Another pervasive challenge is the idea that a discount is always warranted simply because it is a short sale and the buyer will have to endure the pain of working with a large bank. But smaller and more nimble special servicers and their agent networks have developed skill sets doing short sales and even more specifically in 2nd lien negotiations and HAFA payouts given the volumes they have processed in recent years. They know who to call and how to facilitate a deal quickly at with the 2nd lien holders since those loans are highly concentrated among a few lenders. It just is not as slow and painful as many agents and borrowers assume with more counterparties today and it is servicer’s job to convincingly educate borrowers and on the under-appreciated efficiencies in the market.
The last challenge to short sale marketing plans (which I have room for in this column) is an ugly one; fraud. It is frighteningly common to see fraud where the borrower is in cahoots with an agent and a buyer (sometimes the borrower is actually also the new buyer) and they manage a short sale at a deep discount to market and then end up flipping the property three to six months later a much higher level. They will do “pocket listings” where they claim to have private showings and keep the property off the MLS. Others will flat out just ignore calls from the legitimate buying agents. The best way to fight this is to establish and use a trusted agent network. Another path is to demand that your properties are listed on the MLS. The MLS automatically feeds sites like realtor.com and Zillow in many areas which gives you an easy check. Lastly, whenever possible have someone local be sure there is a for sale sign on the property.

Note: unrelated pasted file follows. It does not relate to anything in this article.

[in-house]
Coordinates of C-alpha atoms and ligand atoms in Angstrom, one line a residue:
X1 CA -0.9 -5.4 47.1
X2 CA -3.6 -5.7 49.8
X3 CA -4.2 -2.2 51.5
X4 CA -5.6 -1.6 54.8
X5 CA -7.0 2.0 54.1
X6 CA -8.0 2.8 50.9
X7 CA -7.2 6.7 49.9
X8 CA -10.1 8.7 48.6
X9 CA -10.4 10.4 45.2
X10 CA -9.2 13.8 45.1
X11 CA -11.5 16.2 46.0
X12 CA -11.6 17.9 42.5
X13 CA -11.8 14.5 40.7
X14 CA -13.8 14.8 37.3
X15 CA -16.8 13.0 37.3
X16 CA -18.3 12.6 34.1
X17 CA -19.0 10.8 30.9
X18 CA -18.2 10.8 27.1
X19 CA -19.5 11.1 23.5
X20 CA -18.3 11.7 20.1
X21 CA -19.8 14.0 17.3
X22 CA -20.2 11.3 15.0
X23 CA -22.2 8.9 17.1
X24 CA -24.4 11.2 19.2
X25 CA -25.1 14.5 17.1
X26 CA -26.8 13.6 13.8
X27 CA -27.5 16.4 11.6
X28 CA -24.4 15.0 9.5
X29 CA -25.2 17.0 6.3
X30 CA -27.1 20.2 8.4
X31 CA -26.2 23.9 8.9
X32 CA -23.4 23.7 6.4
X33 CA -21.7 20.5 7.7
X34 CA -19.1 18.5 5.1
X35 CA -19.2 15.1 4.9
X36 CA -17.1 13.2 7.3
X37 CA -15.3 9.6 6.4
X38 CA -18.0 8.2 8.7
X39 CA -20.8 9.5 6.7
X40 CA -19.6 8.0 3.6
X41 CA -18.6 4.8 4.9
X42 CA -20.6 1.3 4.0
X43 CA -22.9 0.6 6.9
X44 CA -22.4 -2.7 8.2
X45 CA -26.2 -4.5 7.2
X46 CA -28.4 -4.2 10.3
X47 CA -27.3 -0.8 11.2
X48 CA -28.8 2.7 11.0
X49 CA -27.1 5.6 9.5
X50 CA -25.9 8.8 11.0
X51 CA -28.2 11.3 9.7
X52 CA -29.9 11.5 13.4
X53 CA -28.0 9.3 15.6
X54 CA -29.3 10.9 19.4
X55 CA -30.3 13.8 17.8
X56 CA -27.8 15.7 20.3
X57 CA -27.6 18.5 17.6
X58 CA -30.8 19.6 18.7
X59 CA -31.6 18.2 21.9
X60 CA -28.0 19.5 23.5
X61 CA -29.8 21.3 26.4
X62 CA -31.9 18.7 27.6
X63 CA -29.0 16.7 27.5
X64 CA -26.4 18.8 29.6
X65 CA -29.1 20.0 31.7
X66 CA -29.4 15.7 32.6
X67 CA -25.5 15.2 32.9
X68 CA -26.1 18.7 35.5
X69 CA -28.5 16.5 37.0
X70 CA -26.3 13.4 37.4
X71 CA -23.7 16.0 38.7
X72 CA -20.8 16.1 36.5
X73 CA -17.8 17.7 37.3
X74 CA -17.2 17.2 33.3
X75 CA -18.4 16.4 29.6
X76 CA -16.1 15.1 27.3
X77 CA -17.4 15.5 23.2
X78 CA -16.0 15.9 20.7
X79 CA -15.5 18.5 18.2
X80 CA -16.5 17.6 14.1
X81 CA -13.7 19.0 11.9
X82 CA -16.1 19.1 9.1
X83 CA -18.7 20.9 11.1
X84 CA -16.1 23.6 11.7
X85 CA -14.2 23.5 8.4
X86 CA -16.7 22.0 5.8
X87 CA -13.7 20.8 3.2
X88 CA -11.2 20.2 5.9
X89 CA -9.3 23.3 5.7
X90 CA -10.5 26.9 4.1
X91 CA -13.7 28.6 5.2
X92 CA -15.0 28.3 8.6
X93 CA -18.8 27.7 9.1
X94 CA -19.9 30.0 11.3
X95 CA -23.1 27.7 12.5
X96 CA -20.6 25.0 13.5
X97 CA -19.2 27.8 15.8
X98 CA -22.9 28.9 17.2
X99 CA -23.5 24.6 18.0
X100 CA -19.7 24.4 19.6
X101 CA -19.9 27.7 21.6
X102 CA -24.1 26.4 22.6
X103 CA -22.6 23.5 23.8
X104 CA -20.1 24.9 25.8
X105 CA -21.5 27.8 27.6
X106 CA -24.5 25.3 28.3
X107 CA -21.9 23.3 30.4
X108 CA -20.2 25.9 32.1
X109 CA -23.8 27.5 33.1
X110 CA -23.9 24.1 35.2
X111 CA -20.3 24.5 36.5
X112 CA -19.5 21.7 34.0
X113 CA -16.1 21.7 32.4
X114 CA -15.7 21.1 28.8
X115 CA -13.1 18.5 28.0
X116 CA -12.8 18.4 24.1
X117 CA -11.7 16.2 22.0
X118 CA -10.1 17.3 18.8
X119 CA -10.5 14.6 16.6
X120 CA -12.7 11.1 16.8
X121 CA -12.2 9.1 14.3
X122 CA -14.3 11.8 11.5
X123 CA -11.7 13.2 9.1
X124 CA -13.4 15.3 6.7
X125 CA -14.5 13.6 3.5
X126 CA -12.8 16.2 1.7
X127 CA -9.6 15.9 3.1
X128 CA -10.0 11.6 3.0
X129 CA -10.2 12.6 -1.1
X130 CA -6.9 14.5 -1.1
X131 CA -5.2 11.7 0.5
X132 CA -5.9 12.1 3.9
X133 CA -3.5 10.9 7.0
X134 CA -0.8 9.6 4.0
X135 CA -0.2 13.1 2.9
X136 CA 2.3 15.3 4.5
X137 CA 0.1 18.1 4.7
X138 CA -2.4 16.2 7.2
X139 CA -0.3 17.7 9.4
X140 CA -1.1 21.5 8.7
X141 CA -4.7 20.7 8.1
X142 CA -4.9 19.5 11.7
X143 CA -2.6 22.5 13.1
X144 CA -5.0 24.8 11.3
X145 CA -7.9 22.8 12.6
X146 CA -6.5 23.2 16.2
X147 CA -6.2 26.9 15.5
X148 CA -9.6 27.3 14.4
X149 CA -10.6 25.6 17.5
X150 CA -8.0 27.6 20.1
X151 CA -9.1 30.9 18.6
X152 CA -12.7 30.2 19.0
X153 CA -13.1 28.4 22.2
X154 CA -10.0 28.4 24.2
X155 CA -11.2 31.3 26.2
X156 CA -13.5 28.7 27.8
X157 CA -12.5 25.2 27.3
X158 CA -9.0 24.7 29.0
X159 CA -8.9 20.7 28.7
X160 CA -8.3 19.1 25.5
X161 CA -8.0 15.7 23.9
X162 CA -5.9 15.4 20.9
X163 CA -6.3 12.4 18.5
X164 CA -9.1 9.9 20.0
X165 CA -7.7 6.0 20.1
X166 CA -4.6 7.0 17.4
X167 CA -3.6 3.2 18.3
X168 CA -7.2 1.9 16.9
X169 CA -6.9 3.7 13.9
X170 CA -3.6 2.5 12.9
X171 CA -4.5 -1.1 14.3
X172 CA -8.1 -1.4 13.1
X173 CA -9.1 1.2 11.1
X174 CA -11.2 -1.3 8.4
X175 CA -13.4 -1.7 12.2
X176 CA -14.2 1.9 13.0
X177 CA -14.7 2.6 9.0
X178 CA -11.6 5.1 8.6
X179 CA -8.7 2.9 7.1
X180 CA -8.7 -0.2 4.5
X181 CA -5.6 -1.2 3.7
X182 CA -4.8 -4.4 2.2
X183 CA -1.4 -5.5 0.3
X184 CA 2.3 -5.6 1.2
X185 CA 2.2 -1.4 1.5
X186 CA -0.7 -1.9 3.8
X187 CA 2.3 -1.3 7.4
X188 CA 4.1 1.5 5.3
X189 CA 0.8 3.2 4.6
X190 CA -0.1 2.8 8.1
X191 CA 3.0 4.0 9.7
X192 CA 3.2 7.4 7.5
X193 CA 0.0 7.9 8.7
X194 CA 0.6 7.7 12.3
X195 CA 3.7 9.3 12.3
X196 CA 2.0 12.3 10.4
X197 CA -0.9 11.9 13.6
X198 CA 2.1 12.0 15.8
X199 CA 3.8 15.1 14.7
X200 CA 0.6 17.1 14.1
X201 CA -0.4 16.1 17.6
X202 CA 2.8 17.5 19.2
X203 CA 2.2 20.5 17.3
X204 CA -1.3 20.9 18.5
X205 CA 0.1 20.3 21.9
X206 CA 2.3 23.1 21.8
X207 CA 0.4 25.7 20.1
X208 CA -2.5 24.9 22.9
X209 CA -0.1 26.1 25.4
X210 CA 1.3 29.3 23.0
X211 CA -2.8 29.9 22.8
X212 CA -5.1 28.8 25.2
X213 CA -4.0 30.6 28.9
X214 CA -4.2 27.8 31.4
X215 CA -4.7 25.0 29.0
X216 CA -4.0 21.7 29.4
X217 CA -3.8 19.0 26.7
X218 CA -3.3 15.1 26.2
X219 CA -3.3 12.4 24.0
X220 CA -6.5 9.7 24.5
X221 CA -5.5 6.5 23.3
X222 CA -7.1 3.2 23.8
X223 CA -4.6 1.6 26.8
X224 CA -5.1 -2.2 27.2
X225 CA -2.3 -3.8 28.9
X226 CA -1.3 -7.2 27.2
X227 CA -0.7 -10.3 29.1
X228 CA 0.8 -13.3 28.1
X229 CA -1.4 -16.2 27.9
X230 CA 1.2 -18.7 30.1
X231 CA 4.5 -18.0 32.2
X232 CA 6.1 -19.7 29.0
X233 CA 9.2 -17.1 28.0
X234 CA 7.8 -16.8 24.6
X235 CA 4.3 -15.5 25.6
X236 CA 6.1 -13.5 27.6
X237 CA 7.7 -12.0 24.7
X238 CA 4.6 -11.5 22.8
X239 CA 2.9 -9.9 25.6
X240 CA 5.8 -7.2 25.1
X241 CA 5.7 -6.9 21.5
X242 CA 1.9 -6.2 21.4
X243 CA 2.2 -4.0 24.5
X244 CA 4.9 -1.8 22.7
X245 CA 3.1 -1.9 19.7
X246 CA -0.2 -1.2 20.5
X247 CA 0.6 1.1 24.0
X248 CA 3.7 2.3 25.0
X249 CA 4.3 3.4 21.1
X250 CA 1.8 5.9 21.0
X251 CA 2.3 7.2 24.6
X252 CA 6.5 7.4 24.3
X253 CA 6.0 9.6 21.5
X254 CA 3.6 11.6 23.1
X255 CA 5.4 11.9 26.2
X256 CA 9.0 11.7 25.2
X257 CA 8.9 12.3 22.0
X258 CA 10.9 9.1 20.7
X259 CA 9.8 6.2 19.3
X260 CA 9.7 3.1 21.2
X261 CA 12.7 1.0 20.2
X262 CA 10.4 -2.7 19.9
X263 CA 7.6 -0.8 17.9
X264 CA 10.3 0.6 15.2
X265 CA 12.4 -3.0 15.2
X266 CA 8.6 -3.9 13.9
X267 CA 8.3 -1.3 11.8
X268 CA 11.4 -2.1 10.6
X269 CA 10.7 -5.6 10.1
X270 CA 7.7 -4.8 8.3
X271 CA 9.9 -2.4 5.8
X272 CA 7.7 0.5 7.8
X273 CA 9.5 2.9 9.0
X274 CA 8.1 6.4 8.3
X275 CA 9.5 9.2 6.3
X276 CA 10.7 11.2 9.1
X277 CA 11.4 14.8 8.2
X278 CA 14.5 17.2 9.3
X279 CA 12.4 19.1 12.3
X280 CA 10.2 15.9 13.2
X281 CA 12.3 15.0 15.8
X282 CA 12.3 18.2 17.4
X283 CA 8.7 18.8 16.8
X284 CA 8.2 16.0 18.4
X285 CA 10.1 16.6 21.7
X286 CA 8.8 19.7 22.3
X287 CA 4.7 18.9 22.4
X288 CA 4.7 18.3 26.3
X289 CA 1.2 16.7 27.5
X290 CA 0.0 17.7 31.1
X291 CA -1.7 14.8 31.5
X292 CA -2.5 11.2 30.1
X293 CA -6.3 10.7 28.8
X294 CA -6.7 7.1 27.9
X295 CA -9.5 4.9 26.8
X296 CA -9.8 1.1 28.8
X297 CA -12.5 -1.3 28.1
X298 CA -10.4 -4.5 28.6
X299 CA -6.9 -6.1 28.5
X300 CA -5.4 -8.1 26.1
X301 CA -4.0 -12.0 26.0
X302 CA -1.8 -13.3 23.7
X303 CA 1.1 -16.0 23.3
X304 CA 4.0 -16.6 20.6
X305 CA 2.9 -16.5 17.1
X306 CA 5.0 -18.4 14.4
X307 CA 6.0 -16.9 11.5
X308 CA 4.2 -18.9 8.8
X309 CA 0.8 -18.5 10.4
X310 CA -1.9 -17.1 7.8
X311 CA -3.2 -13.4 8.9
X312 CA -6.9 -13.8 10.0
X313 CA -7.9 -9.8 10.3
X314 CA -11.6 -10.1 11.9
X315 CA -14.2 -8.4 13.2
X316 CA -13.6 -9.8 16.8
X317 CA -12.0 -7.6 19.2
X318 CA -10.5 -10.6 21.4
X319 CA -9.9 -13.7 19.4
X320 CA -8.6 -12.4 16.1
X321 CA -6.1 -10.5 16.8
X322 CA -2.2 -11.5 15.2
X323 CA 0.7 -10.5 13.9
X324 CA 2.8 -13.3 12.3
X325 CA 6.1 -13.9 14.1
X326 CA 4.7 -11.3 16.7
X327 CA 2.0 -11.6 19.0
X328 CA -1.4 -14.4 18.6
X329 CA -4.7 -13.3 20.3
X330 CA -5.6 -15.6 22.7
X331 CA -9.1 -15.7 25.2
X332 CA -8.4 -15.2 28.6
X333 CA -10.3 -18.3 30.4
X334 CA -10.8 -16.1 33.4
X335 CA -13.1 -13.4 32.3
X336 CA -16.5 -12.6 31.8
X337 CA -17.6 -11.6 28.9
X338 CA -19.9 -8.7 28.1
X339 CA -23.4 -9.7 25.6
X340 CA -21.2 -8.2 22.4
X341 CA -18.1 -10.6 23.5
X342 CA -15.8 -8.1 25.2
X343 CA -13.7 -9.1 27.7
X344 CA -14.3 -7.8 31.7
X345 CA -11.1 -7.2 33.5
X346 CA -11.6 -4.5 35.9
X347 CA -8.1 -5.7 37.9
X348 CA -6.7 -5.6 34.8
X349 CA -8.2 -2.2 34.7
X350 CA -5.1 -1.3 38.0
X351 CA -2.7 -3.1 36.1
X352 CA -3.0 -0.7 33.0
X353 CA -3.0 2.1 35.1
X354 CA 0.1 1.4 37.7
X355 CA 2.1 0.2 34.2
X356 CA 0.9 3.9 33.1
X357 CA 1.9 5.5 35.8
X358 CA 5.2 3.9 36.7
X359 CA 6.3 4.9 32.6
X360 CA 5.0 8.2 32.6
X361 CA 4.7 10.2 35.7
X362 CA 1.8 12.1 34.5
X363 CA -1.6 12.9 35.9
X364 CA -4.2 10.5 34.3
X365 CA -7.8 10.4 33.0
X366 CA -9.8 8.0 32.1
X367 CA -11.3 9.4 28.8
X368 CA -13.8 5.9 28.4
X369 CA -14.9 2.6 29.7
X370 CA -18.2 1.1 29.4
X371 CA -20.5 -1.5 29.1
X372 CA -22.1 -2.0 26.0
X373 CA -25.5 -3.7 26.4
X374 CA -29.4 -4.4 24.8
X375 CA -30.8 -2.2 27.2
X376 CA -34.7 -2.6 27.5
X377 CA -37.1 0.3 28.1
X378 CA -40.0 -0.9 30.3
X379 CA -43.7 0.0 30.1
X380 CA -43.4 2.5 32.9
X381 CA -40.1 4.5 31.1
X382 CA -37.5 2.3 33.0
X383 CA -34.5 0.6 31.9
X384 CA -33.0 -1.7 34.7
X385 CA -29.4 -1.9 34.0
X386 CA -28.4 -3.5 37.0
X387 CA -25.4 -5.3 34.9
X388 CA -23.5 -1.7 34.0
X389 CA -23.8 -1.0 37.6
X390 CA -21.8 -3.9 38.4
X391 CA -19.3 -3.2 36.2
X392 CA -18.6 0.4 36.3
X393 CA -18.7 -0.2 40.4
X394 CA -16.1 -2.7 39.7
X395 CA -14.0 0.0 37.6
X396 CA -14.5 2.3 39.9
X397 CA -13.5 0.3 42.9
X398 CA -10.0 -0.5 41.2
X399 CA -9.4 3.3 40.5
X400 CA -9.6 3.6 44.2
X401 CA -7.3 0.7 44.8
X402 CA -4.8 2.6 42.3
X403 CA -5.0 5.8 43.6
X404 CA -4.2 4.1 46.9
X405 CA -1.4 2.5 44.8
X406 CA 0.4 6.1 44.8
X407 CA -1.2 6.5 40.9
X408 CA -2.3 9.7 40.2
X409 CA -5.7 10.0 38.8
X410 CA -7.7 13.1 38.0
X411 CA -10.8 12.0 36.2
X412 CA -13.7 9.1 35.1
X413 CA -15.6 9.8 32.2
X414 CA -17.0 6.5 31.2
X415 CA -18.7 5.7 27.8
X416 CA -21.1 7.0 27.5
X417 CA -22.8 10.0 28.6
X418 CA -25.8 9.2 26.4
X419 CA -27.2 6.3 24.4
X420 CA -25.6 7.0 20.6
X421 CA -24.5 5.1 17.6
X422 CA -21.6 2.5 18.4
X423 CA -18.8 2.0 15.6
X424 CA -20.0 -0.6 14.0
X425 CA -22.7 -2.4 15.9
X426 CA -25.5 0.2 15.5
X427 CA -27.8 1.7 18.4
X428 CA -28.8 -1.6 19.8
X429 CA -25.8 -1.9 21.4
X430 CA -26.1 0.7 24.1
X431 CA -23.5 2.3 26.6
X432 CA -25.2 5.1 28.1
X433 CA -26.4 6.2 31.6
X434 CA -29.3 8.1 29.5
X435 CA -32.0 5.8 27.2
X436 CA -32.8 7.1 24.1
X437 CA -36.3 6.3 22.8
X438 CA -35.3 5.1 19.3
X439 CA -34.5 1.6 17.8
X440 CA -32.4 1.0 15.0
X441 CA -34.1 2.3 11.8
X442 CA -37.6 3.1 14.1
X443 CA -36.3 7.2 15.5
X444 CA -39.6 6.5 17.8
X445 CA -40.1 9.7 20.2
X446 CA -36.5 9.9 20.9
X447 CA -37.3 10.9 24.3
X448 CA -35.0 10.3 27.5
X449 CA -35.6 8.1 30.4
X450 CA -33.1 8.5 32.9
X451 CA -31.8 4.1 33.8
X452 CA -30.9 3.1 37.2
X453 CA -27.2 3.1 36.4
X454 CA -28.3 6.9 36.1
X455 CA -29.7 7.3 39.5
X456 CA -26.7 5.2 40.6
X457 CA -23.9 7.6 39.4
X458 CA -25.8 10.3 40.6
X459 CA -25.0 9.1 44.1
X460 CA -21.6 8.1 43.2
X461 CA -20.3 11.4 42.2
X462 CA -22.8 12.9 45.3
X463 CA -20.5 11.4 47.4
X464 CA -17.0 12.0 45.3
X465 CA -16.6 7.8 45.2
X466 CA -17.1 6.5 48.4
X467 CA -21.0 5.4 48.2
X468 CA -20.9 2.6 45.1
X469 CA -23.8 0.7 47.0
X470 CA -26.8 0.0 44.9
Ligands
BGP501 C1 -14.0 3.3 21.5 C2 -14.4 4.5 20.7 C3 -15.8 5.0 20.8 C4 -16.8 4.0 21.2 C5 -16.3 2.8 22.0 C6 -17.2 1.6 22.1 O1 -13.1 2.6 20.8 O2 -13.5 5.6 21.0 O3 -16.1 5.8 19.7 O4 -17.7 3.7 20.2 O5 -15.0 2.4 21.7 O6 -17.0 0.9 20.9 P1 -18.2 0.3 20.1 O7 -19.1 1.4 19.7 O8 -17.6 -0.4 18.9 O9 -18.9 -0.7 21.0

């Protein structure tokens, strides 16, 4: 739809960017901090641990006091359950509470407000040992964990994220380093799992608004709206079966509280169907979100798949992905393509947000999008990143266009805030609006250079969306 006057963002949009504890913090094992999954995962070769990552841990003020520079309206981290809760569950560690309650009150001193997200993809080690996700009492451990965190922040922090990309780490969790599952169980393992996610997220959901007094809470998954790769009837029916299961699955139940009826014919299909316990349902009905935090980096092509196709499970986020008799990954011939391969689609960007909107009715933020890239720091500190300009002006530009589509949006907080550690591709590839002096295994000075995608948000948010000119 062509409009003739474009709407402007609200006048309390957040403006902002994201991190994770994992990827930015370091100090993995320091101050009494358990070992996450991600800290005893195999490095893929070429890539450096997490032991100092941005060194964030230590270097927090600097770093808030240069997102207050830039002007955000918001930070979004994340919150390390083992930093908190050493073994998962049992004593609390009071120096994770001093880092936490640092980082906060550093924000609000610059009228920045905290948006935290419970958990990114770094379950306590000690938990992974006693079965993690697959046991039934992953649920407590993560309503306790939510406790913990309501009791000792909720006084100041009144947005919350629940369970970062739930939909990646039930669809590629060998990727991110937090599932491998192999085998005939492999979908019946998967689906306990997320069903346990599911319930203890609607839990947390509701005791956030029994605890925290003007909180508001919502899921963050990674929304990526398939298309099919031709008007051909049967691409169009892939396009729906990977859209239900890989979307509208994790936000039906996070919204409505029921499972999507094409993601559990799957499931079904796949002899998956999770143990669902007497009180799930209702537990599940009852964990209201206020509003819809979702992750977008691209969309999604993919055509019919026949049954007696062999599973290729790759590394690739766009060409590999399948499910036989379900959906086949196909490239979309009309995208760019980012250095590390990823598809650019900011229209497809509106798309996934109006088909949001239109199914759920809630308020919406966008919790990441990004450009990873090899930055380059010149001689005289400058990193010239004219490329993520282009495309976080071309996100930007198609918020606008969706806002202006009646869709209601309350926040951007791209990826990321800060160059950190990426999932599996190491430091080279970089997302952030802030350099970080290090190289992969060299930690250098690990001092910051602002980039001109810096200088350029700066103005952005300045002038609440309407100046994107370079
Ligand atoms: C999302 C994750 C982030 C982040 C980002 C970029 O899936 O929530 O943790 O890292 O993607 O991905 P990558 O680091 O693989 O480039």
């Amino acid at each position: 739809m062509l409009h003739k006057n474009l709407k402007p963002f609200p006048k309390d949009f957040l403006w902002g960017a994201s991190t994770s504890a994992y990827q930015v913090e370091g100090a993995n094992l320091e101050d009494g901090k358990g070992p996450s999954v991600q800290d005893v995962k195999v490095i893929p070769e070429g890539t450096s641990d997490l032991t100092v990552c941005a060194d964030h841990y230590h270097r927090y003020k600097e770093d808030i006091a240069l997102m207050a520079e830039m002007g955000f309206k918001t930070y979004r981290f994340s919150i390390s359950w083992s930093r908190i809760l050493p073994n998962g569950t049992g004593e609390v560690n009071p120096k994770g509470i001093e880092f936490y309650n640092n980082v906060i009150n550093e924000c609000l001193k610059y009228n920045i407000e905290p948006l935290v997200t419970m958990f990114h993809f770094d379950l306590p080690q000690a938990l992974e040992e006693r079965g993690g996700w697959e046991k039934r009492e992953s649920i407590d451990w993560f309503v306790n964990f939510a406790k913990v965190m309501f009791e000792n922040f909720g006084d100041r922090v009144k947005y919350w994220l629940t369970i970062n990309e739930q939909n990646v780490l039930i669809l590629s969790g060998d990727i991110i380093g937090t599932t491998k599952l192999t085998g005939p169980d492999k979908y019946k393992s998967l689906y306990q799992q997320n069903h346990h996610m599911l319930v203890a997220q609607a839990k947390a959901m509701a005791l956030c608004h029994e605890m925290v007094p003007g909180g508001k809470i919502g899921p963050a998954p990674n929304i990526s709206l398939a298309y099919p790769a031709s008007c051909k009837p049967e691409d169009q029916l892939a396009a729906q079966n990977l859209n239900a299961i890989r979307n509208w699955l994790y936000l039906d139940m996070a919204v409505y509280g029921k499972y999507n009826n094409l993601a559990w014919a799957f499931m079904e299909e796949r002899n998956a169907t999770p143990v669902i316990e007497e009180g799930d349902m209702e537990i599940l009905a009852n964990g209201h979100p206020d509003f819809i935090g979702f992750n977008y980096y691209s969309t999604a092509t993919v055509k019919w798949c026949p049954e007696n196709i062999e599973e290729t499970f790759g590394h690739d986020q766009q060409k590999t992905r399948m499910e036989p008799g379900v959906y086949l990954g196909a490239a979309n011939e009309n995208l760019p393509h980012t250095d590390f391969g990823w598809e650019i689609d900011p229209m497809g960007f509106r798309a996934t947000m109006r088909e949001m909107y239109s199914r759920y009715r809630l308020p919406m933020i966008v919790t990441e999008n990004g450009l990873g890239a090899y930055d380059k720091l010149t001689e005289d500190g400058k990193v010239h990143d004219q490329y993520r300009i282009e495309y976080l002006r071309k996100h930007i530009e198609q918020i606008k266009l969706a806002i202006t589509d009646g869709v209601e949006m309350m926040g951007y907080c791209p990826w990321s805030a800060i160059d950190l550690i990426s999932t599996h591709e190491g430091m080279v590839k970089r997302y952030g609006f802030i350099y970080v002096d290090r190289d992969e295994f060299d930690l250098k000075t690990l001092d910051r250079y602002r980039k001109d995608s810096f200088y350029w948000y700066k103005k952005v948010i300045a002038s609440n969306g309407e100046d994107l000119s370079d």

So you may not get all the way to an uber-esque valuation, but with some industry knowledge and attention, higher short sale executions are on the horizon.
About The Author
Shlomo Sahadeo is the VP of Asset Disposition at Fay Servicing, where he oversees all short sale, deed-in-lieu of foreclosure and property preservation activities. Prior to heading this division, Mr. Sahadeo ran a team of account managers within the servicing department at Fay, focused on liquidation strategies for non-performing loans. Before joining Fay, Mr. Sahadeo managed the Front End collections department as the Team Leader of Default Collections at Quantum Servicing and he was also a Senior Asset Manager executing forbearance agreements, modifications, short sales and DILs for alternative investors with large non-performing loan portfolios. Mr. Sahadeo previously worked at HSBC as a Loss Mitigation Closer where he worked exclusively on short sales. Mr. Sahadeo graduated from Hillsboro Community College with a B.A. in Business Administration.